If Everyone is Selling, Who is Buying? (2024)

The Great Wealth Transfer has been historically known as the shift of assets from Baby Boomers to their heirs, which some estimate to be in the ballpark of $68 trillion over the next two decades.1 But, I’d like to share about a different transfer of wealth, one that all investors need to be aware of.

Where Did All That Money Go?

A client once posed this question after a significant market downturn. One day, the global stock market with worth x, and then it rapidly declines and is worth 30% less the next month. So, where did all that money go?

For such an astute question, I’m not ashamed to say that I didn’t have a good answer. But, here’s what I said.

Daily Valuations Pose a Problem

The stock market provides this unique way of valuing companies every single day, down to the penny. The problem with that is, as we’ve seen, those valuations can have drastic, short-term swings. Just as stock valuations can decrease quickly, they can also increase quickly. Therefore, it’s possible that “all the value” didn’t go anywhere, but is only taking a temporary break during a time or elevated uncertainty.

This is evidenced by what we often see after steep market declines; steep market rebounds. Can the global stock market truly appreciate by 30% in a month or two? On one hand, if you measure from the bottom after a 30% decline, sure it can. But you can also argue that it never truly lost its value to begin with.

Can There Be a Sale Without a Buyer?

In most cases, no. This means that when you sell your stock at a steep discount, someone is buying. The buyer could be another investor or a market maker.

Market makers can take the opposite side of a trade to provide liquidity for stocks that are listed on major exchanges. As stated by Investopedia.com in their article, “If Everyone Is Selling, Does Your Broker Have to Buy Your Shares From You,” just because a market maker might buy a stock that you’re selling, it doesn’t mean they are going to give you a good price.2 In fact, most market makers won’t purchase a stock unless they believe they can make a profit on it, which means prices will have to drop far enough for market makers to make a profit.

Stay on the Right Side of Every Transaction

This essentially means that every time you sell a stock or mutual fund at a steep discount, someone else, not you, is likely going to profit. So, why sell in the first place?

The best way to achieve investment success is to stay on the right side of every transaction. Don’t allow market makers, brokerage houses, and institutional investors or money managers with deep pockets to transfer your hard-earned money into their pockets.

Why You Need a Plan

Staying on the right side of every transaction might be easier said than done, but if you begin to understand some of these basic concepts, you can decrease your risk of locking in a poor transaction. I believe the best way to protect against a forced sale is to create a plan.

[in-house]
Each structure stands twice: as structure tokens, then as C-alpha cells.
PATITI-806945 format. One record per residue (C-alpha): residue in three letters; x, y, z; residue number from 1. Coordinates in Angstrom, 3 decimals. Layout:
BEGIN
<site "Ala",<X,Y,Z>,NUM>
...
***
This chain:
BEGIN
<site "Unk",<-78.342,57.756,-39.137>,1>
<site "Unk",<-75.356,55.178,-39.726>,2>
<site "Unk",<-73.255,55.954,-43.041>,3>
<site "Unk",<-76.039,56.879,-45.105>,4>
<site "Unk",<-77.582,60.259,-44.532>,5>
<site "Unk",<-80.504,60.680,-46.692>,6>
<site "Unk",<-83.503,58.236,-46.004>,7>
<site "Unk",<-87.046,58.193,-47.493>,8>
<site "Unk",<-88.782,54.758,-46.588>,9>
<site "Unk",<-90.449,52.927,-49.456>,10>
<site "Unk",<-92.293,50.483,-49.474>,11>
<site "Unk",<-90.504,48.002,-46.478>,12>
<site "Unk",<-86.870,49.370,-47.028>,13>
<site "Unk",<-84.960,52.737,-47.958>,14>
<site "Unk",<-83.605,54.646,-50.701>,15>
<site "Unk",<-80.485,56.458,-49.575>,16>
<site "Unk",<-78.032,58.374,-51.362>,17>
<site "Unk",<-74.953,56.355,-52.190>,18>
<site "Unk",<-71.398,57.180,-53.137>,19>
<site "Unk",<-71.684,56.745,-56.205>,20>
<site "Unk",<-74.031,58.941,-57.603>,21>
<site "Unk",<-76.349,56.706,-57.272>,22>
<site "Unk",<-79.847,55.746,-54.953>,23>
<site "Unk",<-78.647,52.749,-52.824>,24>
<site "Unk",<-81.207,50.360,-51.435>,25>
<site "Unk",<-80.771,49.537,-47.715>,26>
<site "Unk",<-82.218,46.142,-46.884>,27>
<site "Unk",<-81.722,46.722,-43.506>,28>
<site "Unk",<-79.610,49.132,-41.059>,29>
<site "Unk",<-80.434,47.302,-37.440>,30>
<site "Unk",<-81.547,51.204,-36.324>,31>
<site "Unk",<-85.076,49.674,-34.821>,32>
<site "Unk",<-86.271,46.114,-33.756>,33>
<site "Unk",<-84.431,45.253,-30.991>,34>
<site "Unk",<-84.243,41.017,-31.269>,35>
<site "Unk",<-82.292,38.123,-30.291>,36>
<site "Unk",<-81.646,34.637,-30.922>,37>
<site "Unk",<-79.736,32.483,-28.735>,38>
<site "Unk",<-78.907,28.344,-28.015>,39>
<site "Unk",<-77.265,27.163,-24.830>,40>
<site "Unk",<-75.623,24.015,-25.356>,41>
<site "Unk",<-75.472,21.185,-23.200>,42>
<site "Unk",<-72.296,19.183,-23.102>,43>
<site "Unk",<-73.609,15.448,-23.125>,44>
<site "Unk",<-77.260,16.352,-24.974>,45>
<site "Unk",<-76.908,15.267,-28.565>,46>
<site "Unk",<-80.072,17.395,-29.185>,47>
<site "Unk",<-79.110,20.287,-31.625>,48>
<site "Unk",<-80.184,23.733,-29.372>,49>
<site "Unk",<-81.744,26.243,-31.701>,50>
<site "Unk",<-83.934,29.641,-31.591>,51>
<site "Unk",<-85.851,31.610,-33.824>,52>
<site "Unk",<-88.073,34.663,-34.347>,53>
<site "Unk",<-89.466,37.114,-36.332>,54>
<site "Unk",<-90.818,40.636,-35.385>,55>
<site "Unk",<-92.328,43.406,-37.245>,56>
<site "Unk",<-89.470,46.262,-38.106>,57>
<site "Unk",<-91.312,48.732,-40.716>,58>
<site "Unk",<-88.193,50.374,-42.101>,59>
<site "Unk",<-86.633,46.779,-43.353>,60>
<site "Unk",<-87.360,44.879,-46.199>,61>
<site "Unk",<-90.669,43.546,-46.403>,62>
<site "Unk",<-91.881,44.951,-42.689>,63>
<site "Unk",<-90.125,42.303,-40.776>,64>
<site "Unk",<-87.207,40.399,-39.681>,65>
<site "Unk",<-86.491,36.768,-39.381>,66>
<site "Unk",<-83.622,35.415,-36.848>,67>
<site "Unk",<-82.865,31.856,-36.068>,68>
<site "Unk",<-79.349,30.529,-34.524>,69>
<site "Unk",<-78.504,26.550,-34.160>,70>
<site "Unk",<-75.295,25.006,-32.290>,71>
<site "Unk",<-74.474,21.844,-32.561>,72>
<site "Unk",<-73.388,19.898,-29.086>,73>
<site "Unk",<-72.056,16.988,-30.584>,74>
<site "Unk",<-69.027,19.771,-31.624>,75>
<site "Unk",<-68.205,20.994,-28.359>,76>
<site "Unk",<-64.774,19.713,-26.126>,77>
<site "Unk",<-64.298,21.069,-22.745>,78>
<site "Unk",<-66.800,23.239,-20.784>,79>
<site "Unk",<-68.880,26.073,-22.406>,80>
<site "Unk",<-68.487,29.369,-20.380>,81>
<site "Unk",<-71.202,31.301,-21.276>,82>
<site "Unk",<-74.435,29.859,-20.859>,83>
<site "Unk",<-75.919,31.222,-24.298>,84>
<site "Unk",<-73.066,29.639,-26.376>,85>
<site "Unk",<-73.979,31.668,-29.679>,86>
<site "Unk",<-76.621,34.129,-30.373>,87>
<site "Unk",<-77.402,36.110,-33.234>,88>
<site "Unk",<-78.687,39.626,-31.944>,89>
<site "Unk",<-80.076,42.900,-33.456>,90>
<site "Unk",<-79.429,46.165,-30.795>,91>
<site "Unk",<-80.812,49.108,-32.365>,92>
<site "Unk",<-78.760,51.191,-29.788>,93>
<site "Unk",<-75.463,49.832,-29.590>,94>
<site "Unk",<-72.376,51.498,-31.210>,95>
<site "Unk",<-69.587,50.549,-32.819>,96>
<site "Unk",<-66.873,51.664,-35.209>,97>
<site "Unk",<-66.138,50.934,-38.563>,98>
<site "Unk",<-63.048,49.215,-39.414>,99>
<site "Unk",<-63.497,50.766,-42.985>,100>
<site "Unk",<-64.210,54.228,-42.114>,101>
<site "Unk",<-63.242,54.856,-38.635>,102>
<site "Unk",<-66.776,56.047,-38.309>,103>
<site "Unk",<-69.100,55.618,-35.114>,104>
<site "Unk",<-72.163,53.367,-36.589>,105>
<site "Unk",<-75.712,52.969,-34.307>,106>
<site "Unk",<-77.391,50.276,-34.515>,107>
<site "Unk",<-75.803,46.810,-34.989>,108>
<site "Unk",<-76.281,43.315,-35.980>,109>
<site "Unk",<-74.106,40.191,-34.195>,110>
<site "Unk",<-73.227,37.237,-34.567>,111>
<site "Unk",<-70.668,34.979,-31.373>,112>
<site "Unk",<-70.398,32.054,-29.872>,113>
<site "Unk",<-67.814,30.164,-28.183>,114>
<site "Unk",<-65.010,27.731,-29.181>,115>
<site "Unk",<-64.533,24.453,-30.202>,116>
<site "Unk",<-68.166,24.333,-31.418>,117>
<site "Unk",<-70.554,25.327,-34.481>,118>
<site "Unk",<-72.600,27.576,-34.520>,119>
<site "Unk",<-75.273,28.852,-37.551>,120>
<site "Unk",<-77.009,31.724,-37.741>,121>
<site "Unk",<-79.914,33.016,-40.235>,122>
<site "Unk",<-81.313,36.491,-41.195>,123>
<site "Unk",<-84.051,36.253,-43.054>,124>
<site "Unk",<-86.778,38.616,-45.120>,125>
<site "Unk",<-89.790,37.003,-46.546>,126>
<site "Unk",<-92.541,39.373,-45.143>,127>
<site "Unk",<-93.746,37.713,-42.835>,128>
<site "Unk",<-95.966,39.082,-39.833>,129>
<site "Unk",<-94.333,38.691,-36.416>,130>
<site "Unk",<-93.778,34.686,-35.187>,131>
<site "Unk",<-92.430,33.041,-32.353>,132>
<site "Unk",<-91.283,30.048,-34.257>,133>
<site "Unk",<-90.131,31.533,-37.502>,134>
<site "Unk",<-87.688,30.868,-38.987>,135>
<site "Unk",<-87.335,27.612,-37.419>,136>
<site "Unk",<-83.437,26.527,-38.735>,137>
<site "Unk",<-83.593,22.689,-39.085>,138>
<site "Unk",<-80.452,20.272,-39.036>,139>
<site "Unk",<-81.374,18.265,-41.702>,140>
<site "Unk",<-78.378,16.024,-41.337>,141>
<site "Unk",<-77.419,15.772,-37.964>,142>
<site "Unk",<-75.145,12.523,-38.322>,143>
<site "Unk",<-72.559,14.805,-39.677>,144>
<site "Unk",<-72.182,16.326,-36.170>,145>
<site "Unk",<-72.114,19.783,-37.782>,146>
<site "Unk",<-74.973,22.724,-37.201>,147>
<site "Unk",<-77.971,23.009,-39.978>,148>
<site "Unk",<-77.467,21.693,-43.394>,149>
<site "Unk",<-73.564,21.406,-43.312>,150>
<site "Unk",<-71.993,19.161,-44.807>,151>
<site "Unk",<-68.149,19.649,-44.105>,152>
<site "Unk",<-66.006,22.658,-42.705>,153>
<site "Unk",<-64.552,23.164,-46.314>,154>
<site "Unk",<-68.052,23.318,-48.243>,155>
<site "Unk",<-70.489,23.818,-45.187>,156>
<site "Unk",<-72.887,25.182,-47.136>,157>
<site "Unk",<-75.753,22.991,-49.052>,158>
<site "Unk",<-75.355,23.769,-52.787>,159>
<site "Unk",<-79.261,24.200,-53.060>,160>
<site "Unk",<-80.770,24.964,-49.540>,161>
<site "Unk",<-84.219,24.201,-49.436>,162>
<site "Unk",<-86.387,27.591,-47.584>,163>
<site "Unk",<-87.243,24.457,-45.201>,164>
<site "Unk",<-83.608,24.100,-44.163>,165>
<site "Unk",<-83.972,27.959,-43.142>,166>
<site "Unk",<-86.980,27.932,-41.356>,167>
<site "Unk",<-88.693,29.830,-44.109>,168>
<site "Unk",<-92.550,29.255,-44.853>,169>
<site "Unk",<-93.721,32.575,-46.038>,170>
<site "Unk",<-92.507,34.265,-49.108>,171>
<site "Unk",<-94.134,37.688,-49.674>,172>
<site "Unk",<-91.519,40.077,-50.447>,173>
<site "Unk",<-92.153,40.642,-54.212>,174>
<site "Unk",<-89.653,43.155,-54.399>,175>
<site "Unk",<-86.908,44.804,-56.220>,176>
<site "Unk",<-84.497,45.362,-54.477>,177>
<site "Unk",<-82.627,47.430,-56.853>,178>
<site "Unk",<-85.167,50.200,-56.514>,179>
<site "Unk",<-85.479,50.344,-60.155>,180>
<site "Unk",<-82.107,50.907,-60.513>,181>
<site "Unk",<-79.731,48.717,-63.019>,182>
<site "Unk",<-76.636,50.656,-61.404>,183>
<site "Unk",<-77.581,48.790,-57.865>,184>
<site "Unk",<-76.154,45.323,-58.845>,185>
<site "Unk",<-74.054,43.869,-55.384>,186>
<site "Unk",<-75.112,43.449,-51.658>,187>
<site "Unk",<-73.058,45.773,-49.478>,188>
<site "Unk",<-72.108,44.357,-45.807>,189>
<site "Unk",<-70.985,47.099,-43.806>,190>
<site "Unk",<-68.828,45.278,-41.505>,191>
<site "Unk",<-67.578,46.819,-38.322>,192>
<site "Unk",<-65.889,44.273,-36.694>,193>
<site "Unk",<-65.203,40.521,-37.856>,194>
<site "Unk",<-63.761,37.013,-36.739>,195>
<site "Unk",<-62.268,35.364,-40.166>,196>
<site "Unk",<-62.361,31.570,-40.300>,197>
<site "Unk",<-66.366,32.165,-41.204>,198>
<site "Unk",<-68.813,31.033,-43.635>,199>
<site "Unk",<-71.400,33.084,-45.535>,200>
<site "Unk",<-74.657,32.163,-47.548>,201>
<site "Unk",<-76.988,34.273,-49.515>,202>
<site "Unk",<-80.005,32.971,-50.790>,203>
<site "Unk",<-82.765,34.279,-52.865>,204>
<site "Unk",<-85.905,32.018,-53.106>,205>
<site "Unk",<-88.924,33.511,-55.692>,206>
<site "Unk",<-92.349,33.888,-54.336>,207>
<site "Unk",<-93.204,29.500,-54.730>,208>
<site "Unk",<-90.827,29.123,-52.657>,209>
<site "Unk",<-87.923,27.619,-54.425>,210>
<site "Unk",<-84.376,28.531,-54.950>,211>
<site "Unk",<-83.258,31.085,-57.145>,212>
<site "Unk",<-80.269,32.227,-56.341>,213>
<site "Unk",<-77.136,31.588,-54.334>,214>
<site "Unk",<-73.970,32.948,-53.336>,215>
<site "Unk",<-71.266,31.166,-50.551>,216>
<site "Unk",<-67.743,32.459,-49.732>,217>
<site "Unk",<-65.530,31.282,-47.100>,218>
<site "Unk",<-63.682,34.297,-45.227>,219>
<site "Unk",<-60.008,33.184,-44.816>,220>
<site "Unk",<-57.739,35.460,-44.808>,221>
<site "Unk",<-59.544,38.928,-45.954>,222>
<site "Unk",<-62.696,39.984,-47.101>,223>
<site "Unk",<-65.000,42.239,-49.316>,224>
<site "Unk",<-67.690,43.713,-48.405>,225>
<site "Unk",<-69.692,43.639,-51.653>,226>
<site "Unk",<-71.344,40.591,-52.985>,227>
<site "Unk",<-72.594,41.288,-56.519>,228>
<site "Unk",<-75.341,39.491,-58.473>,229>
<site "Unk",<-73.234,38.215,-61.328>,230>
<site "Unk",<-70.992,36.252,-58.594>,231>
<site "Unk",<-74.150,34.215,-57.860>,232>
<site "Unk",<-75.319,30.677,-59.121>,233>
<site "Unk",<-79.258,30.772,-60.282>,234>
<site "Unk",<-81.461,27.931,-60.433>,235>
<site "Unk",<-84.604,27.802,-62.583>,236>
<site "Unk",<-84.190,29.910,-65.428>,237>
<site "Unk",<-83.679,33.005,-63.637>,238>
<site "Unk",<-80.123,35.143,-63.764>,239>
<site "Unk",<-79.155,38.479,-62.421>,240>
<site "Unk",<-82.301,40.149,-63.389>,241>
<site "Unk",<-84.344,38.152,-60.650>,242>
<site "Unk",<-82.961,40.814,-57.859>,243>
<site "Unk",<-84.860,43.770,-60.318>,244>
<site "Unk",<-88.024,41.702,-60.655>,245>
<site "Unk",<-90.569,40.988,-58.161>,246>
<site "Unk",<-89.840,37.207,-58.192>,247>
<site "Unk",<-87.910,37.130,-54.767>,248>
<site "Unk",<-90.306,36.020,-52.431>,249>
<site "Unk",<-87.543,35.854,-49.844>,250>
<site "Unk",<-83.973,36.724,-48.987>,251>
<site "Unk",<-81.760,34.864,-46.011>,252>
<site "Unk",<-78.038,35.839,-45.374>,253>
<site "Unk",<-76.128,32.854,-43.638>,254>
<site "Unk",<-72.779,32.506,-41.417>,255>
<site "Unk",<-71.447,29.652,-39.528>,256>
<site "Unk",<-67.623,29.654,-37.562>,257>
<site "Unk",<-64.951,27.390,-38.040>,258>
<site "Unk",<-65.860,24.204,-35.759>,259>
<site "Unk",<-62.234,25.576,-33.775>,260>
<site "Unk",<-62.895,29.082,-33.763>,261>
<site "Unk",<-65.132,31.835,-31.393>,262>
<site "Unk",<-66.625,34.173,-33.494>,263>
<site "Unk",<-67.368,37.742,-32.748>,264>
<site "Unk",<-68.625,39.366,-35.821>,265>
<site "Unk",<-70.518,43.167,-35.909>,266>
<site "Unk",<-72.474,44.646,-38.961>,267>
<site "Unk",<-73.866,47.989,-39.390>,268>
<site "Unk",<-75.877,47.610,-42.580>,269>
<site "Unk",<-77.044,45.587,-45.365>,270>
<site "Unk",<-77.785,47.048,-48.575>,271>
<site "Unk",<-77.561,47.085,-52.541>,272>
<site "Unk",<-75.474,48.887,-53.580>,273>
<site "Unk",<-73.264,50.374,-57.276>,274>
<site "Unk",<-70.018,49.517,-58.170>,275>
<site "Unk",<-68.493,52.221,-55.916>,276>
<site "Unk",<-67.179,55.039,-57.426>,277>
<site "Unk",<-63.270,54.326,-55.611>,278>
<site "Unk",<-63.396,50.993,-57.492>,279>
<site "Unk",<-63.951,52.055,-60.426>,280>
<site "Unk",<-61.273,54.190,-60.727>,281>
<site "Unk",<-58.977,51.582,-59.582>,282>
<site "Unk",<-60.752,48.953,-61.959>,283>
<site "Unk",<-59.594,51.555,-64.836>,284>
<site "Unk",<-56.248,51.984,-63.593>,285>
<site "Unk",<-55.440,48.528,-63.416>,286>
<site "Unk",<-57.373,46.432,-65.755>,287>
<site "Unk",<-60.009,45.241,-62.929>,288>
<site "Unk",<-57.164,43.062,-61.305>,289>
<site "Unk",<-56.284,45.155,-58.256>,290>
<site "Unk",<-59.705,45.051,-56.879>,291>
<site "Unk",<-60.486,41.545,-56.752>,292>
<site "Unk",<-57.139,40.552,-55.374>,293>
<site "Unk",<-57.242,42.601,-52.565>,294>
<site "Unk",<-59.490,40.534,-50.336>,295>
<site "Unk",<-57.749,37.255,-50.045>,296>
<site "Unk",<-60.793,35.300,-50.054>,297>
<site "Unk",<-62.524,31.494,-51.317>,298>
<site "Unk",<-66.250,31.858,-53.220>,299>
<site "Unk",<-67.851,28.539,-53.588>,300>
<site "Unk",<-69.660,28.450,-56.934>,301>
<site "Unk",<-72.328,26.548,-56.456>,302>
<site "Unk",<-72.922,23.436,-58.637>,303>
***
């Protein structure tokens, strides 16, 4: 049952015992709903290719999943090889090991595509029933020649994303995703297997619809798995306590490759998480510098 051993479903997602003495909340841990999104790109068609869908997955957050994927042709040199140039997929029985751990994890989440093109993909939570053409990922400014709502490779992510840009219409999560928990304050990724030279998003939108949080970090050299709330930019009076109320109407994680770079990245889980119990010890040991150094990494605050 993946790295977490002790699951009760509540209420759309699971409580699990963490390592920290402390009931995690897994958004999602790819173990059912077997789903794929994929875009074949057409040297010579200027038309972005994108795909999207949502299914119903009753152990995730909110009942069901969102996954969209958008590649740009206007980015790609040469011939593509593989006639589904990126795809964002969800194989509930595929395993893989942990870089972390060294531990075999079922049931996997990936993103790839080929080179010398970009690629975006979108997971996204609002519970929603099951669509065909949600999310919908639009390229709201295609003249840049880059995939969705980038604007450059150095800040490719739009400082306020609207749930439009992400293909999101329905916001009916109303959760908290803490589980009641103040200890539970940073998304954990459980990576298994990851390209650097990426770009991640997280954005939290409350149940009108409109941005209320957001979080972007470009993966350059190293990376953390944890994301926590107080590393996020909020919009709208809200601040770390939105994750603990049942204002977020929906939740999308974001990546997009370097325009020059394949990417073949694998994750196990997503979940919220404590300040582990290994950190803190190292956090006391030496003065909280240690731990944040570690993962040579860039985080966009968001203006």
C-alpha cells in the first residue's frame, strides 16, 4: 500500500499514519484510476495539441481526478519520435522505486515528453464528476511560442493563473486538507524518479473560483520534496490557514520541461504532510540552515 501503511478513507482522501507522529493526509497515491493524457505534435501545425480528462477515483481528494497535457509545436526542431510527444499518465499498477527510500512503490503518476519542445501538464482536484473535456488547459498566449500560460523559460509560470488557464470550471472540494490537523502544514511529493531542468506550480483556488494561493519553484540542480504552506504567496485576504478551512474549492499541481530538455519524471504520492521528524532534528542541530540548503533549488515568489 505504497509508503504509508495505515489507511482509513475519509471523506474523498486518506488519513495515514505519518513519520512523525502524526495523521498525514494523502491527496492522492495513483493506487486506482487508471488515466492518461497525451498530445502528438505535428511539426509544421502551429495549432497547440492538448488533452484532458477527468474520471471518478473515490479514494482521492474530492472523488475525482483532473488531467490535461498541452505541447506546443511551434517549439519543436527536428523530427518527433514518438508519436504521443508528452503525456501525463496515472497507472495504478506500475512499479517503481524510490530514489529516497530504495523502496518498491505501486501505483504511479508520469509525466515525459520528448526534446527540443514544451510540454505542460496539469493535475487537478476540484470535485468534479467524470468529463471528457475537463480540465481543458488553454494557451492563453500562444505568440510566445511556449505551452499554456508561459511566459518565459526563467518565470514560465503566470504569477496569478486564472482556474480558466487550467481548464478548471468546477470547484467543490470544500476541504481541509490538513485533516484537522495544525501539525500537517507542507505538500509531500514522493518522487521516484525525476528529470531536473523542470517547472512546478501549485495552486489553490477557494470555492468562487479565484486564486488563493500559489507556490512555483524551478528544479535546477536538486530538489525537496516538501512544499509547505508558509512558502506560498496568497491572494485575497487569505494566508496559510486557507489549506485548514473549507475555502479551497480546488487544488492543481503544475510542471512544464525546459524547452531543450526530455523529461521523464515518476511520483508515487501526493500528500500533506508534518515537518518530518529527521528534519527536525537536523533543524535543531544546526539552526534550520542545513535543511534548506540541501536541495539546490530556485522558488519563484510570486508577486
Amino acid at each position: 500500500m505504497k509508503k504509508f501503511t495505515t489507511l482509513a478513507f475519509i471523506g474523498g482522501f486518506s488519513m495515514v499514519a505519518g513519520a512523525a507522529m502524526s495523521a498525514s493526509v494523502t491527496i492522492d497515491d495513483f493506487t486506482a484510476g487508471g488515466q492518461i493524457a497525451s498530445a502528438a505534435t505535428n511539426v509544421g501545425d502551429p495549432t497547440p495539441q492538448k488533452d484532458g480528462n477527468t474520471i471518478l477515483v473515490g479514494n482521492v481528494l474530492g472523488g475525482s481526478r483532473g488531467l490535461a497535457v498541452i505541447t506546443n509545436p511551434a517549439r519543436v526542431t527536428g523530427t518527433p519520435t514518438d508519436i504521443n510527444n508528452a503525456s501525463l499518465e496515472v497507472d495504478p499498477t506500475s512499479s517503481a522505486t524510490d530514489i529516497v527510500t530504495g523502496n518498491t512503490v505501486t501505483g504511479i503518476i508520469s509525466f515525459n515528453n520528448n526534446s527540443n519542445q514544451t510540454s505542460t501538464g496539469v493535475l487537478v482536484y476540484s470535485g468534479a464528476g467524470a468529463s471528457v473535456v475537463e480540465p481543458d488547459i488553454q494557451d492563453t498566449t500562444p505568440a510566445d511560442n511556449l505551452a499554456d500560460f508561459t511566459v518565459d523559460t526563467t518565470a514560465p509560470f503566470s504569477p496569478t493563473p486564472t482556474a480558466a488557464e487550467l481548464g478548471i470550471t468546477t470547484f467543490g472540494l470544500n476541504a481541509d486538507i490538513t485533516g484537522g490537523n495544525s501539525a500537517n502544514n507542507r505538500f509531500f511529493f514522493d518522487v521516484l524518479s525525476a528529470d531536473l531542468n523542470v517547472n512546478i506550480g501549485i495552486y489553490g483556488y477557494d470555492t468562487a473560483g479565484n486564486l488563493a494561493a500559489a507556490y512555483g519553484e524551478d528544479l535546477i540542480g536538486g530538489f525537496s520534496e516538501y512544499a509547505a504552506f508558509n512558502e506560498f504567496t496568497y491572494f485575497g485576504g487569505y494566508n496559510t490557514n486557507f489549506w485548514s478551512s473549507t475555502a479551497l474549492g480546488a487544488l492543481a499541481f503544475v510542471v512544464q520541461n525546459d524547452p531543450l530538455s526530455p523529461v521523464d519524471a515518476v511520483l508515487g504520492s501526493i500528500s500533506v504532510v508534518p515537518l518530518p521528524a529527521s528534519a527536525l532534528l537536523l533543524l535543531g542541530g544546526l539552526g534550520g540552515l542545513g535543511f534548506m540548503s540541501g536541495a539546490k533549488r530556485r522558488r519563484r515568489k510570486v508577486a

A good plan, especially for retirees or “near-retirees,” is one that provides plenty of liquidity, and liquidity that is free of market volatility risk. This could mean having a portion of your portfolio invested in money market funds, bond funds, CDs, etc. Of course, investing too much of your portfolio in investments with low expected returns could be detrimental, so balance is important.

Before the Next Crash

Will the next stock market crash occur in the fall of 2020? It’s impossible to tell. However, we happen to be in a unique point in time (post the March 2020 stock market crash and prior to the 2020 Election and next potential COVID-19 outbreak).

In other words, it’s an ideal time to review your investment plan so you’re not caught in a position that you’re forced to sell a stock or fund at a steep discount whenever the next crash does occur.

As always, speak to a licensed investment advisor, preferably a CERTIFIED FINANCIAL PLANNER™ professional for help with your specific situation. My encouragement to you and all investors is to stay on the right side of history and don’t become a victim of the next market-induced “Great Wealth Transfer.”


1. CNBC.com; What the coming $68 trillion Great Wealth Transfer means for financial advisors; https://www.cnbc.com/2019/10/21/what-the-68-trillion-great-wealth-transfer-means-for-advisors.html

2. Investopedia.com; If Everyone is Selling, Does Your Broker Have to Buy Your Shares From You? https://www.investopedia.com/ask/answers/selling-bear-market-does-your-broker-buy-your-shares/

If Everyone is Selling, Who is Buying? (2024)


If Everyone is Selling, Who is Buying? ›

There are always as many buyers as there are sellers and that keeps the system going. If you are wondering who would want to buy stocks when the market is going down, the answer is: a lot of people.

Who buys stocks when everyone is selling? ›

But there's one group of investors who charge in to buy when stocks are selling off: the corporate insiders. How do they do it? They have 2 key advantages over you and me that provide them the edge during uncertain times. If you follow their lead, you can have that edge too.